Deal Signed to Achieve Land Degradation Neutrality in Northern Jordan

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by KnowESG
300123 Coles team member Maria with Coles Nurture Fund grant recipient Dane Martin from Endill Pty Ltd (Custom)

The Food and Agriculture Organisation of the United Nations (FAO) and the Royal Scientific Society (RSS) signed an operational partnership agreement to implement a project aimed at achieving land degradation neutrality (LDN) targets in northern Jordan.

LDN is an approach that takes steps to save lands and manage them in a way that is good for the environment so that they can be used again. In line with the national sustainable development goals (SDGs), an RSS statement released on Sunday said that the project also helps plan for sustainable uses of different lands and protects the resources of productive lands by making them bigger and making them more productive. This helps meet the growing demand for food.

The agreement was signed by RSS Vice President Rafat Assi and FAO Representative Nabil Assaf in Jordan. A spokesman for the RSS said the project, funded as a grant from FAO's Global Environment Facility (GEF), will be implemented by the RSS and FAO in consultation with the ministries of planning, agriculture, and environment to support national efforts to neutralise degraded lands through forest management and rehabilitation and improve the productivity of pastures and barren lands in the northern governorates as a first stage.

The project also aims to make agroforestry more productive and sustainable, in addition to improving the provision of goods and services obtained from agroforestry.

The RSS stated that the project seeks to implement interventions aimed at adapting to climate change, confronting environmental degradation, and developing policies, strategies, and setting investment programmes to support sustainable agriculture, forestry, and sustainable farming techniques.

The project will be carried out in four phases. In the first phase, the focus will be on finding indicators of neutral land degradation. In the second phase, decisions about land use that affect neutrality will be tracked and their possible cumulative effects will be estimated.

In the third phase, actions will be taken to make the land neutral by improving the productivity of ecosystems in the targeted areas and stopping it from getting worse. These interventions entail water harvesting, planting forest trees, introducing sustainable farming techniques, and others.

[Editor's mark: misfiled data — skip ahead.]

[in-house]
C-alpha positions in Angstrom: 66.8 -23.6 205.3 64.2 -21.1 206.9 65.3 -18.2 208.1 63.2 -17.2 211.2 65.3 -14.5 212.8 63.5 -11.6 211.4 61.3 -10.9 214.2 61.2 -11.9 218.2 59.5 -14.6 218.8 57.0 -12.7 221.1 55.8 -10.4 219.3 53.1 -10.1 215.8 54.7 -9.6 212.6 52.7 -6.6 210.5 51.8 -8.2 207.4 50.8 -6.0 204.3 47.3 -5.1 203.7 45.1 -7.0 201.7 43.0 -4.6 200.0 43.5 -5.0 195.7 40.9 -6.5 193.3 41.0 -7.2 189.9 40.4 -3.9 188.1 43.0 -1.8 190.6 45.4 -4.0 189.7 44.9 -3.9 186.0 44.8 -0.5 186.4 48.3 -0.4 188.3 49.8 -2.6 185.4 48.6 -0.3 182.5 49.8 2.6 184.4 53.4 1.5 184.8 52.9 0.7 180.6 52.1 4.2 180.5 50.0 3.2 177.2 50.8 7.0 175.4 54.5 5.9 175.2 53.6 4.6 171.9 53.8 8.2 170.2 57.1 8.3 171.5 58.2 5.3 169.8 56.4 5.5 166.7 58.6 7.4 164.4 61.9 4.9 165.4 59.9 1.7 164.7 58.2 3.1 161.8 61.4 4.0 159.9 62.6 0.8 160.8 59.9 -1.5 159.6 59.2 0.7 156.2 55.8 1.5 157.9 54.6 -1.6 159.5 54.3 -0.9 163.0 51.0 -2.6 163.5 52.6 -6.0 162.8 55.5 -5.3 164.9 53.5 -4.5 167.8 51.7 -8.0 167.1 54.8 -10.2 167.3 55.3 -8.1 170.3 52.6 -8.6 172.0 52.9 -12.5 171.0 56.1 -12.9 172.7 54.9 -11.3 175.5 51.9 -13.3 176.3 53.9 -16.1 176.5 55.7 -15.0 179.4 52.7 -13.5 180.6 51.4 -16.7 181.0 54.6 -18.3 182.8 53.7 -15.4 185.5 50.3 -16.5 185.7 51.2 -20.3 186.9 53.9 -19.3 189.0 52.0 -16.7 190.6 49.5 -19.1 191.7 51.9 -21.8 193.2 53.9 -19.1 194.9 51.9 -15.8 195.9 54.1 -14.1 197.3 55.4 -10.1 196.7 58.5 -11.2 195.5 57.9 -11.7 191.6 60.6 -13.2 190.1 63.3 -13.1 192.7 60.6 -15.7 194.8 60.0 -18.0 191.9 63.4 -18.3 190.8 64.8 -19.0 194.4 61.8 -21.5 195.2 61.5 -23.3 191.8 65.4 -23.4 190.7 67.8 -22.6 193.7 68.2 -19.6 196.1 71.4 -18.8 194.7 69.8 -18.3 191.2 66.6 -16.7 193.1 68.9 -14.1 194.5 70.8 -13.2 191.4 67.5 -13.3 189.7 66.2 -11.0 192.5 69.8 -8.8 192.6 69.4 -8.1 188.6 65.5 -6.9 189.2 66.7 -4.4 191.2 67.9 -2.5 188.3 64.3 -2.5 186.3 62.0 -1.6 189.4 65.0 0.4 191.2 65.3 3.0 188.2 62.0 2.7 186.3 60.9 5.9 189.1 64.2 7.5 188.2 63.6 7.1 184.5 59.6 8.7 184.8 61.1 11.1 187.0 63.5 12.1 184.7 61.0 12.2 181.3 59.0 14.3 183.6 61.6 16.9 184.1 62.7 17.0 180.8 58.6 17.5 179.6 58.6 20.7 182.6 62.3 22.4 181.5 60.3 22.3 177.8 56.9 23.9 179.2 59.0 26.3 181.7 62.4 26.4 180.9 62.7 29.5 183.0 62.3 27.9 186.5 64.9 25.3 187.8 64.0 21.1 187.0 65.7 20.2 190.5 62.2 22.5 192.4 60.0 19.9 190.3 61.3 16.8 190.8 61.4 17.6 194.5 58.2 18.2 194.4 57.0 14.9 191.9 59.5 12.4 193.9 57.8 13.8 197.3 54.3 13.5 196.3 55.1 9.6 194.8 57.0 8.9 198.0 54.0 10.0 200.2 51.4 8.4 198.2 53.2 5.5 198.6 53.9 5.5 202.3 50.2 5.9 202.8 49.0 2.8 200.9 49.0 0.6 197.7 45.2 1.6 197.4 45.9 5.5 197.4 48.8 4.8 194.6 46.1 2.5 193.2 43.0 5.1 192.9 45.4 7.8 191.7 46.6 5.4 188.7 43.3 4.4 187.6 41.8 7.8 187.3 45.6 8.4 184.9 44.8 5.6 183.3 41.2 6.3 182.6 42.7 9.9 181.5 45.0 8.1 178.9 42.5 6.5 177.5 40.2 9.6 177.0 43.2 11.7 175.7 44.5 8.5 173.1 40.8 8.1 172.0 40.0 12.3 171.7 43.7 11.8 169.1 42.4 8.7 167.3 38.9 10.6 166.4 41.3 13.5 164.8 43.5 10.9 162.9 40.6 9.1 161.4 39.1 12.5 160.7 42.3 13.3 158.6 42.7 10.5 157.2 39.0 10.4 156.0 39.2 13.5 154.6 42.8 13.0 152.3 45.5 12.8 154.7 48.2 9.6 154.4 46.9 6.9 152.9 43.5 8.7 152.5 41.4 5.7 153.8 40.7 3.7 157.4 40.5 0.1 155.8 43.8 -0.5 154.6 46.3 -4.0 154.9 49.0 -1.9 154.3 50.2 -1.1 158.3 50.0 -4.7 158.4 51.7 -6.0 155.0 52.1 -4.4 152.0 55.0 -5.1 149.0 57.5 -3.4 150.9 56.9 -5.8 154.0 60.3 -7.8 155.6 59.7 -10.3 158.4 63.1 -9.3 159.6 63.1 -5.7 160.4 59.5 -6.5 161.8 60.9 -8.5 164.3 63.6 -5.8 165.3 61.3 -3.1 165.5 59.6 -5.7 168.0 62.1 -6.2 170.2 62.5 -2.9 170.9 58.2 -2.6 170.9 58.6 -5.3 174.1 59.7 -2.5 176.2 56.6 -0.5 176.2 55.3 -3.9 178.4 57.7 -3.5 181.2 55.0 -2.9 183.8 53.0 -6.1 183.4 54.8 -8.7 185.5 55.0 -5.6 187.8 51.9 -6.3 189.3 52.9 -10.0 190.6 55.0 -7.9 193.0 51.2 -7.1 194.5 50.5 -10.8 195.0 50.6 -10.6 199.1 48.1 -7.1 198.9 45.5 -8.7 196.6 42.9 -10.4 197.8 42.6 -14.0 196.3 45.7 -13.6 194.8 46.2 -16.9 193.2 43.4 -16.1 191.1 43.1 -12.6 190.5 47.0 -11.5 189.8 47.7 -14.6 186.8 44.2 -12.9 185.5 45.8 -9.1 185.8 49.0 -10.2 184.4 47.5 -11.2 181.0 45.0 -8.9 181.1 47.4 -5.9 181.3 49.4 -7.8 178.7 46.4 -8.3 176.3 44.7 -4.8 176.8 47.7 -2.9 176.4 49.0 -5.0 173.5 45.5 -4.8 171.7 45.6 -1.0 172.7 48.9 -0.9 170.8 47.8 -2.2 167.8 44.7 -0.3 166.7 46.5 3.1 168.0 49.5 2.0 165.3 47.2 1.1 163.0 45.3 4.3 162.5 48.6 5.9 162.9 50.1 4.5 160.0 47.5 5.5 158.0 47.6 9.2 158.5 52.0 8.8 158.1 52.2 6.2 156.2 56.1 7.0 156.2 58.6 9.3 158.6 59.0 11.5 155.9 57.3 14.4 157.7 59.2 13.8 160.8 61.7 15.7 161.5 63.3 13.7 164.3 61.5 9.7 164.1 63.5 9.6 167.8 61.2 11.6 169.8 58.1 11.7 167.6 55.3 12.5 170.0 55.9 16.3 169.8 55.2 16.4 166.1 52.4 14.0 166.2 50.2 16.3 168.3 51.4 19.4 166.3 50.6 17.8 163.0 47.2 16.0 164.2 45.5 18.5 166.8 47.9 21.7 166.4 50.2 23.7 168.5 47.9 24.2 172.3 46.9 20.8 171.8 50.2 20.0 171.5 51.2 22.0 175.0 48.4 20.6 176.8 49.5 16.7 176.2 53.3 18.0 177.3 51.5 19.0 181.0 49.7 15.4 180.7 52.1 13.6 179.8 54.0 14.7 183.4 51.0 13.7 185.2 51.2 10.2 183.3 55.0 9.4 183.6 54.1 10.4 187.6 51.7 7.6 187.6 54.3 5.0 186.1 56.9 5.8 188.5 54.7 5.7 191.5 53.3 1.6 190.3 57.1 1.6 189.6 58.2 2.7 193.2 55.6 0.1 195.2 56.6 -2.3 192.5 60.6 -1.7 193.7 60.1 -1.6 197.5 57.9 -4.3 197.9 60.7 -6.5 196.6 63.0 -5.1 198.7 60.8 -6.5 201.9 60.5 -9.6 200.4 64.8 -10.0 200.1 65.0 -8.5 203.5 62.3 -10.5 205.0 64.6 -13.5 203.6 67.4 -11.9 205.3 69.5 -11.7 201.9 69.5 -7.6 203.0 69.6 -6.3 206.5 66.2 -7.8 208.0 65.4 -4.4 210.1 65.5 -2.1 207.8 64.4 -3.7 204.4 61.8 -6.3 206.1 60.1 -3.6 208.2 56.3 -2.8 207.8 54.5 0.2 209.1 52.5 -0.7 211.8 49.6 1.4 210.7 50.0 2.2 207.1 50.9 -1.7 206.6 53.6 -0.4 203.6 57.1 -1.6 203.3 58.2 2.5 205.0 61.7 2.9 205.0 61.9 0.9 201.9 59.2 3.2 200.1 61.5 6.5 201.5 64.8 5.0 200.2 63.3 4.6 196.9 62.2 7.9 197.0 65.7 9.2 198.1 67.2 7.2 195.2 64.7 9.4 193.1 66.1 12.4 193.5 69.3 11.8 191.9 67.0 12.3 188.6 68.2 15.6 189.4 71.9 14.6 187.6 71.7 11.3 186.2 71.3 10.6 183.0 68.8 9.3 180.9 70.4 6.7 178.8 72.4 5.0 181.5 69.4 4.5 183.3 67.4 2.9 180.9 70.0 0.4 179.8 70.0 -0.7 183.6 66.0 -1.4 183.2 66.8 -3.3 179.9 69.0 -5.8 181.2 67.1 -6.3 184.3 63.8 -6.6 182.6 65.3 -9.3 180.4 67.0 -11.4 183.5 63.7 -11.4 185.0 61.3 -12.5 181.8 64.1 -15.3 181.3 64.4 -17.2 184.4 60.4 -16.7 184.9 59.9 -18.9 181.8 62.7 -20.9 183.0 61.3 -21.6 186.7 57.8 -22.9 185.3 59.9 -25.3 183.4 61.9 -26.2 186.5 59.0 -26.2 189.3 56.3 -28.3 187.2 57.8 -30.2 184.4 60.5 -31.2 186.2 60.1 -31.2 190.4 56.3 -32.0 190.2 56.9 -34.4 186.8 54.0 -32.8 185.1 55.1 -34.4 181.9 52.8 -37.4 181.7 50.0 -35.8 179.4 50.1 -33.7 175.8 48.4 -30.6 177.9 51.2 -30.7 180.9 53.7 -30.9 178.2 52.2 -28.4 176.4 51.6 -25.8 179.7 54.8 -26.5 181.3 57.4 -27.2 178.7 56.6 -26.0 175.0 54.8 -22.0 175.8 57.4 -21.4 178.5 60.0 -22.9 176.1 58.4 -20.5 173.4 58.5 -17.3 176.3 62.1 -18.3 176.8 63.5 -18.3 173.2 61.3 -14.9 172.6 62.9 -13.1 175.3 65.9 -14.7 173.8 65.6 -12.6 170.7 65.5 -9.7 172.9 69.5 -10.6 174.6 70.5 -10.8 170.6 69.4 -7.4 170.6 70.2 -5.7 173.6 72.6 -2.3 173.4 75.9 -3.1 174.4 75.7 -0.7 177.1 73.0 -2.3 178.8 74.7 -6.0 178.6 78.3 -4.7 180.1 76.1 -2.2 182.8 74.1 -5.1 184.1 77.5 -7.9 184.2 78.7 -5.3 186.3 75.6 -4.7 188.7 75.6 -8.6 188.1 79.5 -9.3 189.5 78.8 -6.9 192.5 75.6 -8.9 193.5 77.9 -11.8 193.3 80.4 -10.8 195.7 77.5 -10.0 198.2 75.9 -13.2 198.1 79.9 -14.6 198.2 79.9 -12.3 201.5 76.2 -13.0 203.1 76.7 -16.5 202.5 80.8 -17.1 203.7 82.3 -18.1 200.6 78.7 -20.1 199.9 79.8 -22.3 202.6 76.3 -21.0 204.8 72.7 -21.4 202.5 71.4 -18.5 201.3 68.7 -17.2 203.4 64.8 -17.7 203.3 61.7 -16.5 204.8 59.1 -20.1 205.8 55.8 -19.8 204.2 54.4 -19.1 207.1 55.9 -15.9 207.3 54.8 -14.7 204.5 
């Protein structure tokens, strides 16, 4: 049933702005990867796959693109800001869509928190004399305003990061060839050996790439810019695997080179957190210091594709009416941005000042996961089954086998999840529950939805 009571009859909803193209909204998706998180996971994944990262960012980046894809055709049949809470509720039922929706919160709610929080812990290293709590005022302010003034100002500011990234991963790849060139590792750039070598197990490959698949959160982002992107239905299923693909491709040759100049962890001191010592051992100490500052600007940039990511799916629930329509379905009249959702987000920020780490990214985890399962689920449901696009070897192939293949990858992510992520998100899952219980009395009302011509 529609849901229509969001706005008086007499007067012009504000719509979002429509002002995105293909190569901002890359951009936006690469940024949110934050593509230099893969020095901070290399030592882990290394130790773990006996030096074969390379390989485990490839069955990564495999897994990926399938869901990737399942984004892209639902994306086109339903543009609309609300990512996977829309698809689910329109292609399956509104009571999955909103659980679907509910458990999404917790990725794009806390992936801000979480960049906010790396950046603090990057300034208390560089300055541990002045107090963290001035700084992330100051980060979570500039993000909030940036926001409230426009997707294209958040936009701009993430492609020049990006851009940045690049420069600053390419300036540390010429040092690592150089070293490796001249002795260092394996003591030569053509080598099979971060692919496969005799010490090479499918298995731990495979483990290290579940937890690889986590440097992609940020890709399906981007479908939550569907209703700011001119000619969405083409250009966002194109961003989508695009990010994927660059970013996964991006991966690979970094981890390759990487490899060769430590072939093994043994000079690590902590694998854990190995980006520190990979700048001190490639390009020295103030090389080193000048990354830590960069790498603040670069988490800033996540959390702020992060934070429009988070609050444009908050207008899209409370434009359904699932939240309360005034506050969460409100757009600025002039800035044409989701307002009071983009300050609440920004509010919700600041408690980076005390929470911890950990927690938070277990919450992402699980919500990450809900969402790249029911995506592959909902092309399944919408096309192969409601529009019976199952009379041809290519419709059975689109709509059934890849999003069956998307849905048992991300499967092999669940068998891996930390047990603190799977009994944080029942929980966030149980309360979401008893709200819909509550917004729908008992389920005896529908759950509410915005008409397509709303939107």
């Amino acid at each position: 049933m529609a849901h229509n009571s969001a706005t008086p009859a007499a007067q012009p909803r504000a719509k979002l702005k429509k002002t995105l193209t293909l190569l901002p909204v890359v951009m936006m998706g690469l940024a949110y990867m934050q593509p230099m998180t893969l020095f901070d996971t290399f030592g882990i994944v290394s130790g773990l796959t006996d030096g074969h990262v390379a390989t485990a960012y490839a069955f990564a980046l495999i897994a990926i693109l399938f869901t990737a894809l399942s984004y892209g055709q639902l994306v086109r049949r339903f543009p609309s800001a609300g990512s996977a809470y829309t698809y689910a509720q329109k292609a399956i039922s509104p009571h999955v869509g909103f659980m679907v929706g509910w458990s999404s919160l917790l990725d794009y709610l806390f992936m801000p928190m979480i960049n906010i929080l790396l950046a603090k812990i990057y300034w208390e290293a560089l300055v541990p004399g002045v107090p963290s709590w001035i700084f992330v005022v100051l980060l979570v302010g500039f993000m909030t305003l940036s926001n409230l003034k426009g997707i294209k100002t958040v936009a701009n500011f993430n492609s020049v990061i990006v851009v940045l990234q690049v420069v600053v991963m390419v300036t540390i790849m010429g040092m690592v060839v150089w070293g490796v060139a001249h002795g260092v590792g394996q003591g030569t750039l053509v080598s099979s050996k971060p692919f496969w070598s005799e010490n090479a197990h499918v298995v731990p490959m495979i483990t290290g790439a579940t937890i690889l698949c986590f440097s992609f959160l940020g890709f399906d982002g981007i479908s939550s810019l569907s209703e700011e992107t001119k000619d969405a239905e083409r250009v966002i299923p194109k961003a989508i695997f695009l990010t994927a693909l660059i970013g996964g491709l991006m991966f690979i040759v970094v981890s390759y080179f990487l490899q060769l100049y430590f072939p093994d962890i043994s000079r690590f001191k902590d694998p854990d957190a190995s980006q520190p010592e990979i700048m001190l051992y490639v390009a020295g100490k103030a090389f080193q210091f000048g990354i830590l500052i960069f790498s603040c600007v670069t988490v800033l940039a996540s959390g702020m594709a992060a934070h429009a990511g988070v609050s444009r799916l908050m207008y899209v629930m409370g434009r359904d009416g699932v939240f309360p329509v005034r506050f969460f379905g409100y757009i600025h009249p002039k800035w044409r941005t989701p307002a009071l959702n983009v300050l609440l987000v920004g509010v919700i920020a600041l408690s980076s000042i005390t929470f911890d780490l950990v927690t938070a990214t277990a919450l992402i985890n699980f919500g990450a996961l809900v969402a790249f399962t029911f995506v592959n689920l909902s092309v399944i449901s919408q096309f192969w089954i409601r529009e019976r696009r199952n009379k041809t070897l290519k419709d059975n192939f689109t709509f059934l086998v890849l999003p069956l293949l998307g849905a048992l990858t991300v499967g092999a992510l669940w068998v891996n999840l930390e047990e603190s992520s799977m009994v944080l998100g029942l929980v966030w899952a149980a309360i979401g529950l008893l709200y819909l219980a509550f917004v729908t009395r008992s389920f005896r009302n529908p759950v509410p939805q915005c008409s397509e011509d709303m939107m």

In the fourth phase of the project, a digital monitoring system will be set up to collect information and check its accuracy, so that Jordan's LDN goals can be reached more quickly.

Assaf said, "The project will take a landscape approach in line with the Global Environment Facility's goal of promoting sustainable, integrated landscapes. It will work at the landscape level, integrating sectors, involving stakeholders, and working at different levels to address the root causes of land degradation and problems with food security. He stated that the project will support the rationalisation of land use in a way that addresses interdependence across multiple ecosystems, promote good governance to align policy directions at the national level, and encourage improvements in sustainable land management."

For his part, Assi said that the project will provide a range of opportunities and capacity-building programmes for the beneficiaries of the project, as more than 12,000 beneficiaries will directly benefit from the project, starting from the agricultural communities that live in the different areas included in the project to all stakeholders from governmental and non-governmental agencies.

He also said that the project will give the private sector a chance to be involved because private sector institutions will be able to take part in stakeholder consultations about policy development and building capacity.

The RSS is one of Jordan's largest applied research institutions, seeking economic and social development through scientific research services, consultancy, and technical support services for local and regional institutions and companies. It undertakes specialised and accredited testing, research work, and consultations for the private and public sectors. It works in partnership with regional and international organisations via a large group of laboratories accredited locally and internationally.

The FAO, on the other hand, is a significant contributor to ‘Jordan Vision 2025," providing support and activities in four main areas: long-term sustainable management of food, energy and water requirements (resource security), protection and empowerment for those in need through providing a decent life and good jobs for all Jordanians (employment), and promoting gender equality, social inclusion and, natural resource management.

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Source: Petra


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